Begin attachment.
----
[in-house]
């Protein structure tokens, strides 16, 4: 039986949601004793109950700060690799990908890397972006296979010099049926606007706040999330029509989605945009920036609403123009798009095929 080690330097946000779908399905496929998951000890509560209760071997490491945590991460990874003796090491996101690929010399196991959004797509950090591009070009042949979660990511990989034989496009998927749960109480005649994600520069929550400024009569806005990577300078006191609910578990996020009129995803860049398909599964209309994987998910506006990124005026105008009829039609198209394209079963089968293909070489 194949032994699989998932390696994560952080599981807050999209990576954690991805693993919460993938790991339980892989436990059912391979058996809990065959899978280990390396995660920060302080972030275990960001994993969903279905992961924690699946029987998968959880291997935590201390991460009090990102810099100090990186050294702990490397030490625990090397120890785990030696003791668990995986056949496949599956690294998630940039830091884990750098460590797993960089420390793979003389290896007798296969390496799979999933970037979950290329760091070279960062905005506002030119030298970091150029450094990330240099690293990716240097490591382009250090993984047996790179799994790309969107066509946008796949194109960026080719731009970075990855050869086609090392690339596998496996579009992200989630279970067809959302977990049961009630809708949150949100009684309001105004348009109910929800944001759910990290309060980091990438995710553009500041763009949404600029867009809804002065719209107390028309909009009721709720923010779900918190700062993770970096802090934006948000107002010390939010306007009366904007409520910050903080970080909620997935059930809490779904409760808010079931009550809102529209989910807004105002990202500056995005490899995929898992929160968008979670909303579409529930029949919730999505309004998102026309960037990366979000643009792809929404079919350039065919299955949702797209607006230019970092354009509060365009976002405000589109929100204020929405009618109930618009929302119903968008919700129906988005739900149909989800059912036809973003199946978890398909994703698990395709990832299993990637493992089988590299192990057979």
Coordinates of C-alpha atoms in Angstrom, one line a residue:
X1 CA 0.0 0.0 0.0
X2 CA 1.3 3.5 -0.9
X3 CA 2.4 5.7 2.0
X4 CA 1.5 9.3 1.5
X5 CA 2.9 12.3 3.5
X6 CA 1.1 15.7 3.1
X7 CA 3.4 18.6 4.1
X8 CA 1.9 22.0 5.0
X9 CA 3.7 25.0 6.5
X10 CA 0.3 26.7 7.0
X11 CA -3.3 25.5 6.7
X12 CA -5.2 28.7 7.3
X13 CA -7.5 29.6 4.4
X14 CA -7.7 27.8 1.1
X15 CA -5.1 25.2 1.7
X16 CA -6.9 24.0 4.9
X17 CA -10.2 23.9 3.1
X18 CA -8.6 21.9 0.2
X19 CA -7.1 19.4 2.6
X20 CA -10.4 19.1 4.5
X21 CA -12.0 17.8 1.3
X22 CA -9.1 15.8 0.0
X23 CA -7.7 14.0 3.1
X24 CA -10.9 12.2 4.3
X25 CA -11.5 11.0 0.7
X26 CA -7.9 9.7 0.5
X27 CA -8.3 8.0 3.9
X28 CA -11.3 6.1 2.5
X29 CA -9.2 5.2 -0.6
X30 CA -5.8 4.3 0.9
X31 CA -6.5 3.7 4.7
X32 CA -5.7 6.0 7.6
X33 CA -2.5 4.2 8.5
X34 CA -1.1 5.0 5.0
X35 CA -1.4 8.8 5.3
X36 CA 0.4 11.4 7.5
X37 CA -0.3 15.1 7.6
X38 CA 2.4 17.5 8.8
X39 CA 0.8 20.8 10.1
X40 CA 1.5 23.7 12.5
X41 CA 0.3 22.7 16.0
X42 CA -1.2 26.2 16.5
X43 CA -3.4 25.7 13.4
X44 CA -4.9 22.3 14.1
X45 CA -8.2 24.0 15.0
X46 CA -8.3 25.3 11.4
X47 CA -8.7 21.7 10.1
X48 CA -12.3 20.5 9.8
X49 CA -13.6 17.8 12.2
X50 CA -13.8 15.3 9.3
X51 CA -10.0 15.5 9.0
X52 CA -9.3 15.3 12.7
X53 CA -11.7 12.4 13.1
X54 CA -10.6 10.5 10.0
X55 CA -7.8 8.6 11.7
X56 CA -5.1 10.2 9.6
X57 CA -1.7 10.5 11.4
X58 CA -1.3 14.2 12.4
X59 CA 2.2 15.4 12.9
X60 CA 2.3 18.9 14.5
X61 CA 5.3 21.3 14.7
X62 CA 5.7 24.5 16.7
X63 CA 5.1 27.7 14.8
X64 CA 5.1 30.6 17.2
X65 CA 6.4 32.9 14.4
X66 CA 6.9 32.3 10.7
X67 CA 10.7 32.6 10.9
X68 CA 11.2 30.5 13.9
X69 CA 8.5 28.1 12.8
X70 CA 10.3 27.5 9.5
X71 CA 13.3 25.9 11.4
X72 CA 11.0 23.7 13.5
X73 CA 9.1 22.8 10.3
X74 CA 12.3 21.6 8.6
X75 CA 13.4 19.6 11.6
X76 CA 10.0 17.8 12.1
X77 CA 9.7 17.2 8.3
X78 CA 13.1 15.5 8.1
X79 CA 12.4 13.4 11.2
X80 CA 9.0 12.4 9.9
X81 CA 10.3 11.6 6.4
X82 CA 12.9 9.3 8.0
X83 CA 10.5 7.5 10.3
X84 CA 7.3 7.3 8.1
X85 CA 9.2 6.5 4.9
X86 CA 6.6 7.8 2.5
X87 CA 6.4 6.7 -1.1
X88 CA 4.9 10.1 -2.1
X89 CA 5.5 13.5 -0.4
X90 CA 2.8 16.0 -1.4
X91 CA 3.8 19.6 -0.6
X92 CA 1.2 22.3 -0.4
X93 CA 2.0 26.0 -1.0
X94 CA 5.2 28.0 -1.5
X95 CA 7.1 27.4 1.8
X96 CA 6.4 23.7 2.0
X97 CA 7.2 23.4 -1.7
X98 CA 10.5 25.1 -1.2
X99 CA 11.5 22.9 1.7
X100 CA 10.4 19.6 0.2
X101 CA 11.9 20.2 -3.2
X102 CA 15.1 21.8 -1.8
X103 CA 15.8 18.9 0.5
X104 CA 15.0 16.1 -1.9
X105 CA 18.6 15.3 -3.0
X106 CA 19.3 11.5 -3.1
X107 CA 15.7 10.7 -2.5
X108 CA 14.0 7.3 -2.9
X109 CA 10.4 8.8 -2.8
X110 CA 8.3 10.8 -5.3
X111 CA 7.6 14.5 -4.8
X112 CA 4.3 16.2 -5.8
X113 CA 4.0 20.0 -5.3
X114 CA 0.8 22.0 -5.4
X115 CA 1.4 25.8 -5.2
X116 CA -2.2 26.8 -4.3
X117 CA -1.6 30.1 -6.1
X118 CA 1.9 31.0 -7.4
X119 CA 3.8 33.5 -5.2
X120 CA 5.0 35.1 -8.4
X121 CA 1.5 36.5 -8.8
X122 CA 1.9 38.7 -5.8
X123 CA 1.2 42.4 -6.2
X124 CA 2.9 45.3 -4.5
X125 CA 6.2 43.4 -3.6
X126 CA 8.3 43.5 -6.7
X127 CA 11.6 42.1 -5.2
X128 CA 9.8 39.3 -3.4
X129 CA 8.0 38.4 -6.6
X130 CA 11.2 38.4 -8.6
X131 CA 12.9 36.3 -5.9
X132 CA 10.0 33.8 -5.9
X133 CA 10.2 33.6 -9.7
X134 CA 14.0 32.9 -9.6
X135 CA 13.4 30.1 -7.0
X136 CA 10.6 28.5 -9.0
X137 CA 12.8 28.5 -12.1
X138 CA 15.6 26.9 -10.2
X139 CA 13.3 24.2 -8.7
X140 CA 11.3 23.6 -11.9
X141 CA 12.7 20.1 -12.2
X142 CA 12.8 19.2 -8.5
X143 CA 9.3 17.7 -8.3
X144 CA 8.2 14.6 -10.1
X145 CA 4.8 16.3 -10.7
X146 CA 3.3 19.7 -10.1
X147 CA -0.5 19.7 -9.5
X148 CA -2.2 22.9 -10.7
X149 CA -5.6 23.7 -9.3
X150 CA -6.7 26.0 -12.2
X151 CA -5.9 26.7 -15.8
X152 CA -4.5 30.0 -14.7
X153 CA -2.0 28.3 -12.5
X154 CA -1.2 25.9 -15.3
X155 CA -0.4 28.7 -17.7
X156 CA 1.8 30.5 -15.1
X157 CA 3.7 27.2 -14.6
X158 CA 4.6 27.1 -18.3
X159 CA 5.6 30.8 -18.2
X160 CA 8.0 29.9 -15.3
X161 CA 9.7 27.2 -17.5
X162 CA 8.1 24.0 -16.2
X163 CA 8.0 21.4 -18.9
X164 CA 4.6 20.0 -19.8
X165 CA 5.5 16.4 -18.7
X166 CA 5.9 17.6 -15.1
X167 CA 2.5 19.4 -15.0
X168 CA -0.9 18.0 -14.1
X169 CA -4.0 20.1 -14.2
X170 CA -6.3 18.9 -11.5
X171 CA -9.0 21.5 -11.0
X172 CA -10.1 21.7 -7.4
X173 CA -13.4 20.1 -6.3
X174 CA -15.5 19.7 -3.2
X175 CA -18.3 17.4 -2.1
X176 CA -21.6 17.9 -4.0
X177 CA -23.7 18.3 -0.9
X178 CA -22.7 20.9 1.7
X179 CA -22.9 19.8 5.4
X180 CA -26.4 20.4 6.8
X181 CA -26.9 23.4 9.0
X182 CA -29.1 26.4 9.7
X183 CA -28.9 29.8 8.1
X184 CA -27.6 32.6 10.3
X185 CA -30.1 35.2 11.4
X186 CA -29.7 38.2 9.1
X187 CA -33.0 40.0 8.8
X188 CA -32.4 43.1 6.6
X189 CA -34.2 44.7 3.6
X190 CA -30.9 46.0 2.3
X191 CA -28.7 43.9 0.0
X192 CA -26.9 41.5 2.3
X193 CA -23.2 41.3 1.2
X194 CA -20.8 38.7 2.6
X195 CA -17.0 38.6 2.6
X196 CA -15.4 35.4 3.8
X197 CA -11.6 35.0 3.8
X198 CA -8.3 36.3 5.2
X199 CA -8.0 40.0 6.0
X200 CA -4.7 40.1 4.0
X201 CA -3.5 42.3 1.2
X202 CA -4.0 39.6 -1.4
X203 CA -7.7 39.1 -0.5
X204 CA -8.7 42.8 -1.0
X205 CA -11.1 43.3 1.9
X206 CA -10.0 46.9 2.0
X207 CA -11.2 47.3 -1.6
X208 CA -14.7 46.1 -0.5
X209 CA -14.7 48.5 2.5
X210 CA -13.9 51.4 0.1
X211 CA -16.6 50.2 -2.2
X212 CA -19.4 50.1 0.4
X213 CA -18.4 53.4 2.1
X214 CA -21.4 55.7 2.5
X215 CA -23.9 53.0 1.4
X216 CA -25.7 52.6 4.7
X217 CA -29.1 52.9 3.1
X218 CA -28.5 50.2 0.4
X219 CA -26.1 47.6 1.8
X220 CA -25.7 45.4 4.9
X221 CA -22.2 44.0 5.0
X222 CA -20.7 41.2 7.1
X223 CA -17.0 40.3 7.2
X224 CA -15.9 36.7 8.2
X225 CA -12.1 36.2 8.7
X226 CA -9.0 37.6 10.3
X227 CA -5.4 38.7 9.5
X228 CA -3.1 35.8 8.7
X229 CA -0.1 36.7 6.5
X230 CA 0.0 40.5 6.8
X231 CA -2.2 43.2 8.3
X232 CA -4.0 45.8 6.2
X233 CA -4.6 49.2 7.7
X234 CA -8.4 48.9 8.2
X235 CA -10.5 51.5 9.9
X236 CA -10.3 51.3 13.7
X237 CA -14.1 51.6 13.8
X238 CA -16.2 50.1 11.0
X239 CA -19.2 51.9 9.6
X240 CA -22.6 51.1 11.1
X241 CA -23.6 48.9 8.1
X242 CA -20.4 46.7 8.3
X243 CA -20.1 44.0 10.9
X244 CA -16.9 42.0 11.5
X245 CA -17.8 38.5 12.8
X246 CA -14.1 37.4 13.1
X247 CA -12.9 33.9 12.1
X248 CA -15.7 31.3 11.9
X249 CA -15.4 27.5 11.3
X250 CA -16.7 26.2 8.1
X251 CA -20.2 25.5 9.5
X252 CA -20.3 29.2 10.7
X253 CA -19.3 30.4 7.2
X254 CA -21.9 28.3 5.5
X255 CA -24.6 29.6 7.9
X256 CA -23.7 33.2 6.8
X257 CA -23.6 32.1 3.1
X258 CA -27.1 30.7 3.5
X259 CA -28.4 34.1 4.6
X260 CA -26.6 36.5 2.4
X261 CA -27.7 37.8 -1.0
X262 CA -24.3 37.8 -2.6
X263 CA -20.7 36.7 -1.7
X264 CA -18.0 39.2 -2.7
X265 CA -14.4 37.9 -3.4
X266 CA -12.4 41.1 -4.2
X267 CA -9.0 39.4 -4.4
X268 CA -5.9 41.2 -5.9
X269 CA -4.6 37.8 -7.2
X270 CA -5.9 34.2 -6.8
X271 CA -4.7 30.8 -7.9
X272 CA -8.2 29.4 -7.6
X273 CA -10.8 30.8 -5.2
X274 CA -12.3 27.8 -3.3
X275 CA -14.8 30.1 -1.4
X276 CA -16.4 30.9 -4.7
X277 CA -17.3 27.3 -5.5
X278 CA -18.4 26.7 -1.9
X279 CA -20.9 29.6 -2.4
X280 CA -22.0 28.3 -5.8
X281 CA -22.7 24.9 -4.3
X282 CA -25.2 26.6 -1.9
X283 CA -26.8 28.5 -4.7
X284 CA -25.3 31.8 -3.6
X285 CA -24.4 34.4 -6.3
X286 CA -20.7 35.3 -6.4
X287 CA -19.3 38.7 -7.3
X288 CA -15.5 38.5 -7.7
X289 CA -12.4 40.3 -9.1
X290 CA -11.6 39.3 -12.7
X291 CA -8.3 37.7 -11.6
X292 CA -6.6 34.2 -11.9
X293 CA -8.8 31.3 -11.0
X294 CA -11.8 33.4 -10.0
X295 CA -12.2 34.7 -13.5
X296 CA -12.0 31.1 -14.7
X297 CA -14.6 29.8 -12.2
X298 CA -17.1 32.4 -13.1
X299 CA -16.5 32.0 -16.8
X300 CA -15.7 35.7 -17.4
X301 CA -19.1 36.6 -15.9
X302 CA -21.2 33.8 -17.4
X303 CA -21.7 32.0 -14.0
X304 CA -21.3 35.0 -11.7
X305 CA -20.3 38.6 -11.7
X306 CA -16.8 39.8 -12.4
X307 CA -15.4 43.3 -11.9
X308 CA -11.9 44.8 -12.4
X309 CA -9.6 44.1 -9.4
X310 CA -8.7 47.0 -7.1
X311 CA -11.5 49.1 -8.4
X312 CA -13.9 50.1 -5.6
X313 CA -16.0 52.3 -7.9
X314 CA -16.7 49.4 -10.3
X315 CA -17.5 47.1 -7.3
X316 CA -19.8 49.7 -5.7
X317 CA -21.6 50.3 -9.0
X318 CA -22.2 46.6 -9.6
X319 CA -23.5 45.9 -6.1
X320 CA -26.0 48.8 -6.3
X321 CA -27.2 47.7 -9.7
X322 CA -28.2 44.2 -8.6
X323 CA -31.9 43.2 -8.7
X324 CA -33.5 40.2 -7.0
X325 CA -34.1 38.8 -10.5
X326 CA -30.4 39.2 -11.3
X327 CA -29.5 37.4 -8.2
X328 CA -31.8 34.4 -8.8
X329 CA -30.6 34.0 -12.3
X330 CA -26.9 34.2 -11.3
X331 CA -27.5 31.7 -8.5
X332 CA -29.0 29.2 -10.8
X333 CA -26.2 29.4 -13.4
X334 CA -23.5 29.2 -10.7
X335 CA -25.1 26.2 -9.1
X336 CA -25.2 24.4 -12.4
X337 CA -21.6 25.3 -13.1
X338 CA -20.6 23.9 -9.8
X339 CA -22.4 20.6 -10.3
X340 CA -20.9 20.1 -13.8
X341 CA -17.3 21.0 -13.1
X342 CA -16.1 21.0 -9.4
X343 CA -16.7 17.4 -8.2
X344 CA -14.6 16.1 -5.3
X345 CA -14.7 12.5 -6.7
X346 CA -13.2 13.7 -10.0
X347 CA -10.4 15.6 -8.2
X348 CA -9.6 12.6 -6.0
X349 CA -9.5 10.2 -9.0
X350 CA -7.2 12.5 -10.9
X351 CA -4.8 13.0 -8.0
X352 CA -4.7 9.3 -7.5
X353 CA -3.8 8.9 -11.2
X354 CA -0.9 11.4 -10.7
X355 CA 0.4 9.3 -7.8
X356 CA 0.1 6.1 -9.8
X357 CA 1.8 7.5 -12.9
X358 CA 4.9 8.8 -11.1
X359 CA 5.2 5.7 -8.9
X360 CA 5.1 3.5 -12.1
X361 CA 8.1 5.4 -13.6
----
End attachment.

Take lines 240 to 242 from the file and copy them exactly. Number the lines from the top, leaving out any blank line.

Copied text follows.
X237 CA -14.1 51.6 13.8
X238 CA -16.2 50.1 11.0
X239 CA -19.2 51.9 9.6